Thankfully, a technique has emerged over recent years that requires far less real-time processing, referred to as Polynomial Transition Region (PTR) antialiasing. With this comparatively new technique, instead of adding a tiny, partial wavelet just before the transition from high to low, or low to high (the 'transition region'), a polynomial curve is added to the entire wave with characteristics that intend to shape the transition region and, due to the polynomial coefficients, intend to leave the rest of the wave basically unaffected. By adding a little bit of a curved sloped to the sudden transition, aliasing overtones can be significantly reduced.

The PTR method greatly reduces CPU load, because the polynomial is far simpler to calculate than the older antialiasing algorithms, so it can easily be calculated in real time. Hence PTR enables generalized width modulation without precalculating massive numbers of wave sets.

Perhaps even more significantly to many, PTR is also well suited to frequency-modulation (FM) applications. This is because, in older antialiasing techniques, the wavelets added to the fundamental wave also create unwanted harmonics when, in FM, the carrier and modulator are combined to make a different frequency.

On the other hand, with PTR, the slight or steep curve added to the fundamental signal can be a sine wave or similar, which unlike the wavelets for older techniques, does not add vastly varying amounts of dissonant signal content when the fundamental frequency modulates another. PTR antialiasing can therefore create far more pure results when the oscillator is used for FM, depending on the design of the transition polynomial.

#### 3.1. Even Newer: EPTRs

The two main issues for PTR algorithms are, first, that the polynomial still adds some slope to the rest of the signal outside the transition region; and second, the polynomial may not add so much processing as older antialiasing techniques, but it still can increase CPU significantly, especially if it contains transcendentals.

So even more recently, a new technique called Efficient, or Enhanced, Polynomial Transition Region (EPTR) has further reduced the CPU requirements for antialiasing. With EPTR, the additional processing required for the polynomial is only activated during the transition itself. This results in a tiny amount of additional processing for a conditional test while the wave is being generated to find the transition region, but it is far less than adding a polynomial to the entire curve, because the transition region only needs to be, at most, a small number of audio clocks before and after the transition in a pulse wave, or even just a single clock cycle, depending on your authority's opinion. So during the tiny transition region, a polynomial is applied to add a slight curve to a very small number of samples, and the rest of the wave is unaffected.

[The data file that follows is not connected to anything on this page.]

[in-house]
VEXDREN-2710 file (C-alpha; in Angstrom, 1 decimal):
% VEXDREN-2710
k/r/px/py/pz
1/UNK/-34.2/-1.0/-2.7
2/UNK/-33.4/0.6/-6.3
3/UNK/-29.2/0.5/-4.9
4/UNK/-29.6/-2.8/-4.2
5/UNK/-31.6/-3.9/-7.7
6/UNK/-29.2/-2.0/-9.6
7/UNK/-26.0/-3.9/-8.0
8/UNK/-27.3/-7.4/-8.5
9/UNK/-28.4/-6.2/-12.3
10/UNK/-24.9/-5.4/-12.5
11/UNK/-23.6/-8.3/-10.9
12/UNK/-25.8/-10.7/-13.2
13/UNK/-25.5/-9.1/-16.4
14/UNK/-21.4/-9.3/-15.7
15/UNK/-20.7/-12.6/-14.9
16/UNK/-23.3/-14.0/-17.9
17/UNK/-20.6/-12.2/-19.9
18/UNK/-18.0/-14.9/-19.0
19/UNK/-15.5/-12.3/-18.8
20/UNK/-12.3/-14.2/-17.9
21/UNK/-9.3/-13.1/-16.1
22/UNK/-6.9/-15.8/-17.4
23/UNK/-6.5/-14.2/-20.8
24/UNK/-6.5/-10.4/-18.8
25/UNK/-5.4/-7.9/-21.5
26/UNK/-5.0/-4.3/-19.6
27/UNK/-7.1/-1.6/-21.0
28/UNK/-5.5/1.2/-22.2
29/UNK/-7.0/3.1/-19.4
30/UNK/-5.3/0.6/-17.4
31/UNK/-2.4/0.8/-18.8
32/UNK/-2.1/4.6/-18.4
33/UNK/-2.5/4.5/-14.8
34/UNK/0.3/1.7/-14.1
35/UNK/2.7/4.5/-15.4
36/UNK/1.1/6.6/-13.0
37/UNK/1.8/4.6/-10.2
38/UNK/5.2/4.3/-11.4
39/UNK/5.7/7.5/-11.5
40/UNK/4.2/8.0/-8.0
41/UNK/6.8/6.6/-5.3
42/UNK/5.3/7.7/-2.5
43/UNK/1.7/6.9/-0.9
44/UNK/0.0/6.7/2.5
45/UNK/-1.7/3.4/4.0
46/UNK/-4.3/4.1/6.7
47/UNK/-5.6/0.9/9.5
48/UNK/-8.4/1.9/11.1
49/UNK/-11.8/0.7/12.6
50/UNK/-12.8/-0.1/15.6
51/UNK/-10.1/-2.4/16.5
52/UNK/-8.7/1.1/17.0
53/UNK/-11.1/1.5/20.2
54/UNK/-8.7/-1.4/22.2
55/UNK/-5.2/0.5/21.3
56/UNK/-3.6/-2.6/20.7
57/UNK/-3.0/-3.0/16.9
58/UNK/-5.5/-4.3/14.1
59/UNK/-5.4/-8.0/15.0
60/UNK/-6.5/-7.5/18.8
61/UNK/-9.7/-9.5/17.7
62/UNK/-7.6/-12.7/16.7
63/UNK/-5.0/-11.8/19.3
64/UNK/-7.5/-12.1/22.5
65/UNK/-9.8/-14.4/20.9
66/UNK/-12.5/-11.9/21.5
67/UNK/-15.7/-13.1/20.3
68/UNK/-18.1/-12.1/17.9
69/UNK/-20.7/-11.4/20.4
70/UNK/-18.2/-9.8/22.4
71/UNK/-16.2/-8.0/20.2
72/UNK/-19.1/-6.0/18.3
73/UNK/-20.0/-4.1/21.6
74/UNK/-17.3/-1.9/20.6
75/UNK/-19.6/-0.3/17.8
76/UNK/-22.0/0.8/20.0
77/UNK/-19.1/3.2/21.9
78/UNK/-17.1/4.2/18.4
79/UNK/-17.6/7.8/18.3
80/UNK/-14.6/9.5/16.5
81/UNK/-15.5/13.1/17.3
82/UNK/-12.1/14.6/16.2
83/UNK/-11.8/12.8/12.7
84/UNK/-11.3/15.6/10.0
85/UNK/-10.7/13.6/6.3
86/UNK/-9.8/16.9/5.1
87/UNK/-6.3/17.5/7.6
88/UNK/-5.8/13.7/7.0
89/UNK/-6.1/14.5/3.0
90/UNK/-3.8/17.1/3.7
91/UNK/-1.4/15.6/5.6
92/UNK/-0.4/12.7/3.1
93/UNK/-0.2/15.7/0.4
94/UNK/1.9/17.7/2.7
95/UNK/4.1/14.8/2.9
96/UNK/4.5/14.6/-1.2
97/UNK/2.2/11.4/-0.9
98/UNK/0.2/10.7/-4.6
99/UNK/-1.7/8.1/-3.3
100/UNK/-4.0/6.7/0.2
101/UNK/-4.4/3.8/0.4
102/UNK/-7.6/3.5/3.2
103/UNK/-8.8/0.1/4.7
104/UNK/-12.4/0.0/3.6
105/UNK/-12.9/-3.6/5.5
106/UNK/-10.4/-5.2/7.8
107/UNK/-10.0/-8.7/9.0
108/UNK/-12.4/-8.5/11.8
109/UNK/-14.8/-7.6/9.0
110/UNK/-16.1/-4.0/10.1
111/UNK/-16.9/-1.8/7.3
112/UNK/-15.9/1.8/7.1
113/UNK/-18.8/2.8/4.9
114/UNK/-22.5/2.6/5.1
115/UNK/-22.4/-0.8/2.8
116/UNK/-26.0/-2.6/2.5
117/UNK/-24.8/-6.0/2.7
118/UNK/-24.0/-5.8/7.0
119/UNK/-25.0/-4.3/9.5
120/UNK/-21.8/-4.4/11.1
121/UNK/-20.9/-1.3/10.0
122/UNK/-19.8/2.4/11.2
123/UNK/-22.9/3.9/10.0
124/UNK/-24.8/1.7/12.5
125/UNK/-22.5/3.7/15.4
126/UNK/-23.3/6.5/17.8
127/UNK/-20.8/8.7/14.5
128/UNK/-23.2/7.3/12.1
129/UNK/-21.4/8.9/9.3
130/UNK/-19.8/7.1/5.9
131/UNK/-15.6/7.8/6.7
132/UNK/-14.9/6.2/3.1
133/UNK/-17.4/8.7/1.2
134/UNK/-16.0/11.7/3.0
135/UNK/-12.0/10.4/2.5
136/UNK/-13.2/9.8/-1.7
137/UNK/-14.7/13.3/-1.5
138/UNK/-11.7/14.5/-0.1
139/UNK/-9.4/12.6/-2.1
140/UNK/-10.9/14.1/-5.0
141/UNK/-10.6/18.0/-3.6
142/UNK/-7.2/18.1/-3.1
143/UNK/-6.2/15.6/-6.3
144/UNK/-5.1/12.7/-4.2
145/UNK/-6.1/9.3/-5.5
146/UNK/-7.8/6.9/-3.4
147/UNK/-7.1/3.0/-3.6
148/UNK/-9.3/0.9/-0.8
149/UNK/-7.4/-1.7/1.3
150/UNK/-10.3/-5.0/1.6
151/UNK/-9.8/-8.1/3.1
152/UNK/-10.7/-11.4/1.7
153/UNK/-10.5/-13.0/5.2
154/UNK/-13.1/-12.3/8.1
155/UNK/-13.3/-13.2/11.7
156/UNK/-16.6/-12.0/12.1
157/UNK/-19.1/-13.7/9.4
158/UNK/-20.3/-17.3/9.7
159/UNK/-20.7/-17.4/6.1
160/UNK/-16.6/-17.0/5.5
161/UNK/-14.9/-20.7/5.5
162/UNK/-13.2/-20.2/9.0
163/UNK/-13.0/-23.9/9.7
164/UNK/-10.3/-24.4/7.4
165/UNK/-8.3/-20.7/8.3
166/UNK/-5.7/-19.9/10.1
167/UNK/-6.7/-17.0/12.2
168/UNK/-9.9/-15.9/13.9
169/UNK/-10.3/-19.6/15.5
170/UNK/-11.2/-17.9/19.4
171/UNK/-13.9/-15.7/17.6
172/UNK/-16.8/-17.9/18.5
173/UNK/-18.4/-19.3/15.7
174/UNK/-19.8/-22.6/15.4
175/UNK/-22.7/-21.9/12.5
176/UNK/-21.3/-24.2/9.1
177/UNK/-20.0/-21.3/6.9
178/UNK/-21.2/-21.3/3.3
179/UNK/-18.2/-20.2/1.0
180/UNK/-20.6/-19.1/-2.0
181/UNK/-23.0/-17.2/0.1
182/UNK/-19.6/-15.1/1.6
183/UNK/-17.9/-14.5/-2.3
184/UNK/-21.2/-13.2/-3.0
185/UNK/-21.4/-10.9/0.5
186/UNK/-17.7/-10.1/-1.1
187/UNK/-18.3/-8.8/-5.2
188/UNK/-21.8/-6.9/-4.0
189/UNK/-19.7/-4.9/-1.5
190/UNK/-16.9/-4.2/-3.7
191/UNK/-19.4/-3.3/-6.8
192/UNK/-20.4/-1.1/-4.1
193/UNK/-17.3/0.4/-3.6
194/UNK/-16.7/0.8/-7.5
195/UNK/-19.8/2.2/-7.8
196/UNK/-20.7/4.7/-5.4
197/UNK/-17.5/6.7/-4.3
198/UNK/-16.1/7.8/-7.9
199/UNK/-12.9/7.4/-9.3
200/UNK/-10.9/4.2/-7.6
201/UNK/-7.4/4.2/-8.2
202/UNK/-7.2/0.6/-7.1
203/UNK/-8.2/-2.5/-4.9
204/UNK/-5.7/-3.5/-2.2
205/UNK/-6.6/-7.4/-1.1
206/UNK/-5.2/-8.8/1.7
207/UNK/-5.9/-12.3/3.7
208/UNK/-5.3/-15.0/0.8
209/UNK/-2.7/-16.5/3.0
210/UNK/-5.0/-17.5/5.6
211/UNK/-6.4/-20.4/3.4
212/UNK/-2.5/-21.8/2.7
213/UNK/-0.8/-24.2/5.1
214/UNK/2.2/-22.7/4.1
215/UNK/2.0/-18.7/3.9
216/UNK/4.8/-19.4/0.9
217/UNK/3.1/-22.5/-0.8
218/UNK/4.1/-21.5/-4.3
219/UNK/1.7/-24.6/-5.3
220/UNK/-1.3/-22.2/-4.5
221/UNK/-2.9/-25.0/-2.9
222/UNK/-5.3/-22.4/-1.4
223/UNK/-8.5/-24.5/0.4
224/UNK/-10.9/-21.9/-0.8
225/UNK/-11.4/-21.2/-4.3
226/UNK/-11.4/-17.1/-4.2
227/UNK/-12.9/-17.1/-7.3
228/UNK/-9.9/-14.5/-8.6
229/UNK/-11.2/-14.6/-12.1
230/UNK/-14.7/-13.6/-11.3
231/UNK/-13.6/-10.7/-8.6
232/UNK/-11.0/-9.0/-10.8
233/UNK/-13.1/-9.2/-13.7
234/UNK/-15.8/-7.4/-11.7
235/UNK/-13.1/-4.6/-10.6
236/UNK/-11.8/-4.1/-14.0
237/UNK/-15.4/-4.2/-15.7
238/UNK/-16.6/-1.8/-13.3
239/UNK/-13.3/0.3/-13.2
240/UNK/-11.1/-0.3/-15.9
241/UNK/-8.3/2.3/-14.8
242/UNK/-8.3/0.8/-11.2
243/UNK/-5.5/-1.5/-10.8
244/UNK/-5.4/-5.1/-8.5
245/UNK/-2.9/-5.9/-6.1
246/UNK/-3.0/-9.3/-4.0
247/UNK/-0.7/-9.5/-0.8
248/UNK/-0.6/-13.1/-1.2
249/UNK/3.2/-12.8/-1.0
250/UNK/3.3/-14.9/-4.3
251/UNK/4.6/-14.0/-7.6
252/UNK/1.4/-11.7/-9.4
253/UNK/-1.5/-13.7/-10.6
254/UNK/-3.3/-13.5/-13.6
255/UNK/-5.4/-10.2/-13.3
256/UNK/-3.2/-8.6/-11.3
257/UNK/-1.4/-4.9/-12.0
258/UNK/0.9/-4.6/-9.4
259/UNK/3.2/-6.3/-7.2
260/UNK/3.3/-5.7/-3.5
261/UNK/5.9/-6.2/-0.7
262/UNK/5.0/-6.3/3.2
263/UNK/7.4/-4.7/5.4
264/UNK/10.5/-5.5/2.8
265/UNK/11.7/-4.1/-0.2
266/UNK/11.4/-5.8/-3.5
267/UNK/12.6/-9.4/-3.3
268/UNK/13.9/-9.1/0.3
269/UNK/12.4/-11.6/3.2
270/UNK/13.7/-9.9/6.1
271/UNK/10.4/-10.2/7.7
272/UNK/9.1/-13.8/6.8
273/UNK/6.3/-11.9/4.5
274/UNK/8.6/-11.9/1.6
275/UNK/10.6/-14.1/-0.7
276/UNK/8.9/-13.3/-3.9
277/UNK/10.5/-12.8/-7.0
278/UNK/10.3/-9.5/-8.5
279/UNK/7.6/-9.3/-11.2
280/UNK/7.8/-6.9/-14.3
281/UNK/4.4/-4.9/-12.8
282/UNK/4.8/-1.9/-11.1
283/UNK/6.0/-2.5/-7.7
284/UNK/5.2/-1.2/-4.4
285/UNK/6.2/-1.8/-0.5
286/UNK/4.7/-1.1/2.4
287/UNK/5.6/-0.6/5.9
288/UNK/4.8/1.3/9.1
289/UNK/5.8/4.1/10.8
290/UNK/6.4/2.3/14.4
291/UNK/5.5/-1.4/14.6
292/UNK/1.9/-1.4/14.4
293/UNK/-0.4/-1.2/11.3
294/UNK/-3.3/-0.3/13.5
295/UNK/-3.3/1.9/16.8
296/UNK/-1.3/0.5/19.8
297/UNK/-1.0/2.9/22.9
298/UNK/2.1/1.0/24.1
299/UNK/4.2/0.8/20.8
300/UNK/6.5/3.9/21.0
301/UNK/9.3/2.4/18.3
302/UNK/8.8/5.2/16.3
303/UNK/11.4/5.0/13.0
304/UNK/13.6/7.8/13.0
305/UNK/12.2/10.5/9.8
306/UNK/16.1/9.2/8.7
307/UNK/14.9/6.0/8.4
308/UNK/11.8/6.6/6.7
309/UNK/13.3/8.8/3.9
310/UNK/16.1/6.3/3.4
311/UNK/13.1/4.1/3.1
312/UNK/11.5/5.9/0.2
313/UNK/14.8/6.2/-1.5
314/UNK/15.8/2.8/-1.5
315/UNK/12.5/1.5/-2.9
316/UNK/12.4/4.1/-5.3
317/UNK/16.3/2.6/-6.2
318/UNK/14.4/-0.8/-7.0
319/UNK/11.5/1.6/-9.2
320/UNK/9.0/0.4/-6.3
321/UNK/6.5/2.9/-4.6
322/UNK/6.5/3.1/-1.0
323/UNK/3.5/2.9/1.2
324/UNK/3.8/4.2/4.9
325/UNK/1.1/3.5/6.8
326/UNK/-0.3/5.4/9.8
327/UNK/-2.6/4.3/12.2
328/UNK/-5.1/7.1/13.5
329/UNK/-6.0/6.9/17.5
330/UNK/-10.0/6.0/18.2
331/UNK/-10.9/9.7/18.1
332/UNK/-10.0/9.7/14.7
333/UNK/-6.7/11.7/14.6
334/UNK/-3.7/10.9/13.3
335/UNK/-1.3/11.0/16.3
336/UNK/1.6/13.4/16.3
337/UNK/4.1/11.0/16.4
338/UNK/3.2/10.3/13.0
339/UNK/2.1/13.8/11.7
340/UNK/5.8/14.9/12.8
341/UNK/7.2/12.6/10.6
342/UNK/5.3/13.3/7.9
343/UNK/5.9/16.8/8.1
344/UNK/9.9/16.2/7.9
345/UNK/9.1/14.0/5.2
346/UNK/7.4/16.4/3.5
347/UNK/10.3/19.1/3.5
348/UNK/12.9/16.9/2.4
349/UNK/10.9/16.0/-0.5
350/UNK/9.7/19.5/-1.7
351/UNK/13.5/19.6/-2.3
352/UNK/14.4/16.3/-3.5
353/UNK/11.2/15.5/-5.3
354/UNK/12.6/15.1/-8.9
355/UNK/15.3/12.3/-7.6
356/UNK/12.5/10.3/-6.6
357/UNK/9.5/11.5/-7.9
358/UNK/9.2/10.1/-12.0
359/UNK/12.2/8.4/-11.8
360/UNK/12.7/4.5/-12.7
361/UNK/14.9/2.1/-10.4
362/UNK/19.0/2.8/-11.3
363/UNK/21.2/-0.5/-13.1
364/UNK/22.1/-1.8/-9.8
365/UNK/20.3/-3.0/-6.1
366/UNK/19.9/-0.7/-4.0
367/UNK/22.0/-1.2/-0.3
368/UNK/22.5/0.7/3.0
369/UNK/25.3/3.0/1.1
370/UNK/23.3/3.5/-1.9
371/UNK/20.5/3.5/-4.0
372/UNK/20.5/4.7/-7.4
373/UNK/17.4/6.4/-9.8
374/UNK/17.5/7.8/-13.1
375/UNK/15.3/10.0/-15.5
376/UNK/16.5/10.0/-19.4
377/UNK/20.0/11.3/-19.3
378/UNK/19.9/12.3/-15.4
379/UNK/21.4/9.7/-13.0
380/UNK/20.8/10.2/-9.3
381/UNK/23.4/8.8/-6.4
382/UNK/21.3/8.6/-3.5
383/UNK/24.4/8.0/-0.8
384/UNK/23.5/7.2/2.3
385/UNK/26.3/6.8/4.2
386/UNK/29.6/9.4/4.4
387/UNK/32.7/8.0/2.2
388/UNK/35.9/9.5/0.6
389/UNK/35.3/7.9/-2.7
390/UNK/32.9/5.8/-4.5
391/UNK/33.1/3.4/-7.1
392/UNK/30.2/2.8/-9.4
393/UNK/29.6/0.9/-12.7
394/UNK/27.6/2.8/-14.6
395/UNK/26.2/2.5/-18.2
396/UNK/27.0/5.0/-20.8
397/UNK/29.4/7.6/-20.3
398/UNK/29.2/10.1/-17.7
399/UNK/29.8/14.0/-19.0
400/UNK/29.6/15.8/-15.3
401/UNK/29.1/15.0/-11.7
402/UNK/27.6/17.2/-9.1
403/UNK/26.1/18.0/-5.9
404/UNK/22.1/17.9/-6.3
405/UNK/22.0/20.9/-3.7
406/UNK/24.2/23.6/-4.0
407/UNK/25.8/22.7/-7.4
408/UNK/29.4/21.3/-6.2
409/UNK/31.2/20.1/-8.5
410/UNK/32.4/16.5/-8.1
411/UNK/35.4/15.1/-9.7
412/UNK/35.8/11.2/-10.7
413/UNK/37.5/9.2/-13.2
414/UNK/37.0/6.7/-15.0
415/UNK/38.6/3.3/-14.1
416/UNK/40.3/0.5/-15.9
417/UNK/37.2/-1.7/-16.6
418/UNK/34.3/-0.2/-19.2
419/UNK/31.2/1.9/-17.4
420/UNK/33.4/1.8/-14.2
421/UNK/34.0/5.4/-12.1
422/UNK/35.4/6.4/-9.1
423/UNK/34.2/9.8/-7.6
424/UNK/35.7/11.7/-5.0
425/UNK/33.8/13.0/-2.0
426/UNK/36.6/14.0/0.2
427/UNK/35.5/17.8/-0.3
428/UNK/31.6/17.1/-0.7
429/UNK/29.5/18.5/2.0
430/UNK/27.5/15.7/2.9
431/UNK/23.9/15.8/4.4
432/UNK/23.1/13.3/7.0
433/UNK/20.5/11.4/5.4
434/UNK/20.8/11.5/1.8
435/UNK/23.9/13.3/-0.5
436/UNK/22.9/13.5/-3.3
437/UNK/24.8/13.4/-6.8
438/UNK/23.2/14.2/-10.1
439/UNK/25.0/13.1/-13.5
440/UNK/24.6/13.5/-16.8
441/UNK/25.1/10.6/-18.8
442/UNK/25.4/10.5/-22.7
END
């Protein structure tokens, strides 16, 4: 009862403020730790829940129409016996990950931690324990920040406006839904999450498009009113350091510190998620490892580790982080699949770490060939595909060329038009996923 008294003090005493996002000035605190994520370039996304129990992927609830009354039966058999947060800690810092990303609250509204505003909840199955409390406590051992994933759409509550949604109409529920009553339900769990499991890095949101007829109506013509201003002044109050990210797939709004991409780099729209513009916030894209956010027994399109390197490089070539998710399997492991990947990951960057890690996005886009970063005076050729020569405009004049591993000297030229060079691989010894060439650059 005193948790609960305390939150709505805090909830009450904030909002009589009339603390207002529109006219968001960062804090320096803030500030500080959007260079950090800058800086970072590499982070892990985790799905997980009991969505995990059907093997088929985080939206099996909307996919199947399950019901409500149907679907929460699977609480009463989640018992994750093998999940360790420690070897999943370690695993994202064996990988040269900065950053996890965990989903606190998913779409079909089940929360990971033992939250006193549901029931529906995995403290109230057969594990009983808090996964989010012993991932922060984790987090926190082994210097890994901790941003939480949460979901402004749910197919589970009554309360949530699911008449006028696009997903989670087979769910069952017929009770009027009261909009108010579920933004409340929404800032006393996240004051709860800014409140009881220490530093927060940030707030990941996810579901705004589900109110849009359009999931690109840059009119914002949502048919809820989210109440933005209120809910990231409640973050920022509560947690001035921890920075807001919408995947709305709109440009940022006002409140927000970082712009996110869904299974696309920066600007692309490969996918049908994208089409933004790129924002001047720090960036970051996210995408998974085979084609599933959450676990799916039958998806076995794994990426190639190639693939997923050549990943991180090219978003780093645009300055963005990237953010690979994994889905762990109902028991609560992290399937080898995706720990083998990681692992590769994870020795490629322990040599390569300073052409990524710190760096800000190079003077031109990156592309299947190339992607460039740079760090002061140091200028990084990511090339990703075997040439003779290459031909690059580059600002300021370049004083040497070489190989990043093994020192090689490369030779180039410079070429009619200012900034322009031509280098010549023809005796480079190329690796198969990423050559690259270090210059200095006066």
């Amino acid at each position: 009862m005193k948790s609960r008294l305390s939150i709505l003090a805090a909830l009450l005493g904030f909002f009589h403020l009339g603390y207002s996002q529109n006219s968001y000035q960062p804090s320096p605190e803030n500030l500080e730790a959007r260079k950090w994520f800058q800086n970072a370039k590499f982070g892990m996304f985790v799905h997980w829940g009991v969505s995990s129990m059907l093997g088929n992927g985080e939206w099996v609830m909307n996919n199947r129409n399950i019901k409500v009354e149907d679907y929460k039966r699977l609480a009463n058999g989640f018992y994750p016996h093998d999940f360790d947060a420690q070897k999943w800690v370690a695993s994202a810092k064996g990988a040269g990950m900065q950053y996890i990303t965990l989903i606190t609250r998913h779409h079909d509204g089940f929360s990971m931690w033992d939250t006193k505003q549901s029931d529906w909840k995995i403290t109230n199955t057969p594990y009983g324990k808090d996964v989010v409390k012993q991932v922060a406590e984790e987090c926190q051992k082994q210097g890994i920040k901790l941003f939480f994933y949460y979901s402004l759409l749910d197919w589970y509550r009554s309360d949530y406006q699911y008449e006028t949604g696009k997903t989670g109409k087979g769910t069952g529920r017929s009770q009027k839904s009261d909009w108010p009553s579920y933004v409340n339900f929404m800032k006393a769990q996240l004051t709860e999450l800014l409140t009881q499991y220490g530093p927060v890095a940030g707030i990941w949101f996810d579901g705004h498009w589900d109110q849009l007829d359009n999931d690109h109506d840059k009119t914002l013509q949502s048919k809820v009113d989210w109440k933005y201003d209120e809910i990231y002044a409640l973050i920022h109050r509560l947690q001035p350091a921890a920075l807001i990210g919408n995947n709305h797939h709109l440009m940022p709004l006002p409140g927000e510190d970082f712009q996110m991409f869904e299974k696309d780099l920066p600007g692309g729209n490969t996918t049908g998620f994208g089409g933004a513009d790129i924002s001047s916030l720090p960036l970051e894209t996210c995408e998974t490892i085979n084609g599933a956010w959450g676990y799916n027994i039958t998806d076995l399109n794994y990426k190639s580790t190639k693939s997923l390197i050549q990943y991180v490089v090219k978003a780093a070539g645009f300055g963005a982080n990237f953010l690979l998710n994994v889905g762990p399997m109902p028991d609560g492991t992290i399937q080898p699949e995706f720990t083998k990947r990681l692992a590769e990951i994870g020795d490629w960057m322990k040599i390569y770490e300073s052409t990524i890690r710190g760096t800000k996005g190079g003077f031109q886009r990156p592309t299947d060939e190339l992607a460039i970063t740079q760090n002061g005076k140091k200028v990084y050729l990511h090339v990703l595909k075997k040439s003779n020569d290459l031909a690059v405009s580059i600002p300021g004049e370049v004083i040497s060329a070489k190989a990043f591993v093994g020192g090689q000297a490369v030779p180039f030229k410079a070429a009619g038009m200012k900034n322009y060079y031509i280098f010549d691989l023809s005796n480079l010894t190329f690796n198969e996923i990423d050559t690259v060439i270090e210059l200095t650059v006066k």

Additionally, for polyphonic applications beyond the dry numeric world of pure maths, oscillators typically run at different frequencies, so the transitions for multiple oscillators occur at different points in time, spreading out the overall processing and making the effective CPU load even smaller. also, of course, EPTR antialiasing is also well suited to width modulation and FM.

This is a detailed spectral response of Yofiel's current EPTR compared to the MSP~ ~rect object for a square wave at 1kHz.

And as you can see, there is virtually no difference in the harmonic response curves, but Yofiel's EPTR oscillator is calculated in real time without using wavetables or BLEPs/BLITs, with virtually the same CPU as for a raw aliased square wave; and Yofiel's oscillator is capable of FM without aliasing artifacts--as well as FM feedback, which the MSP~ version cannot do, because FM feedback requires single-cycle frequency changes, and the MSP~ oscillator has to operate on blocks of signal data.

You may also notice that the EPTR waveform has slightly higher gain. But I didn't match the gain of the two oscillators for this graph, because the EPTR is actually more accurate in this respect. With conventional antialiasing, the wave cannot swing entirely between the rails, as it needs some extra space above and below the pulse wave for the antialiasing wavelets (in order to keep the conventional antialiased-wave's maximum output between -1 and +1). The EPTR oscillator, on the other hand, doesn't need that headroom for its antialiasing, and if its the gain is reduced below what it should be, to correspond to the older antialiased version, the signal/noise ratio for the EPTR is even better.